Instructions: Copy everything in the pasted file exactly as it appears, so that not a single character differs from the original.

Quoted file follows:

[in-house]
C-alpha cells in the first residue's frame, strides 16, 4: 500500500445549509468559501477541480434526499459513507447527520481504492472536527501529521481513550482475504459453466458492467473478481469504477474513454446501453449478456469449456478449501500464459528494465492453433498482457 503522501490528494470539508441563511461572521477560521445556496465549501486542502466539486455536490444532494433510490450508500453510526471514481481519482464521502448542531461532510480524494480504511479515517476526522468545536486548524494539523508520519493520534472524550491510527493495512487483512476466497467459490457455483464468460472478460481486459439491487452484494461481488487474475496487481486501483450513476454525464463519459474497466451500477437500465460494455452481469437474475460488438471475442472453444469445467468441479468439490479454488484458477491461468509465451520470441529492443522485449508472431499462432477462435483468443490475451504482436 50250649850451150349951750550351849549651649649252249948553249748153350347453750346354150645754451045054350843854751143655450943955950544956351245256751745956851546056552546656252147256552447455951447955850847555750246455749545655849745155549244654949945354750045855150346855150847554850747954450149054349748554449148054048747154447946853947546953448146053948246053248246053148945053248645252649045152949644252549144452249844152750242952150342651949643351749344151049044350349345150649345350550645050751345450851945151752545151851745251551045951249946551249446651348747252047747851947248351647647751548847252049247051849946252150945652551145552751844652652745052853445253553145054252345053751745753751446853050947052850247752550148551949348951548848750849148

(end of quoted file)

[in-house]
C-alpha cells in the first residue's frame, strides 16, 4: 500500500445549509468559501477541480434526499459513507447527520481504492472536527501529521481513550482475504459453466458492467473478481469504477474513454446501453449478456469449456478449501500464459528494465492453433498482457 503522501490528494470539508441563511461572521477560521445556496465549501486542502466539486455536490444532494433510490450508500453510526471514481481519482464521502448542531461532510480524494480504511479515517476526522468545536486548524494539523508520519493520534472524550491510527493495512487483512476466497467459490457455483464468460472478460481486459439491487452484494461481488487474475496487481486501483450513476454525464463519459474497466451500477437500465460494455452481469437474475460488438471475442472453444469445467468441479468439490479454488484458477491461468509465451520470441529492443522485449508472431499462432477462435483468443490475451504482436 50250649850451150349951750550351849549651649649252249948553249748153350347453750346354150645754451045054350843854751143655450943955950544956351245256751745956851546056552546656252147256552447455951447955850847555750246455749545655849745155549244654949945354750045855150346855150847554850747954450149054349748554449148054048747154447946853947546953448146053948246053248246053148945053248645252649045152949644252549144452249844152750242952150342651949643351749344151049044350349345150649345350550645050751345450851945151752545151851745251551045951249946551249446651348747252047747851947248351647647751548847252049247051849946252150945652551145552751844652652745052853445253553145054252345053751745753751446853050947052850247752550148551949348951548848750849148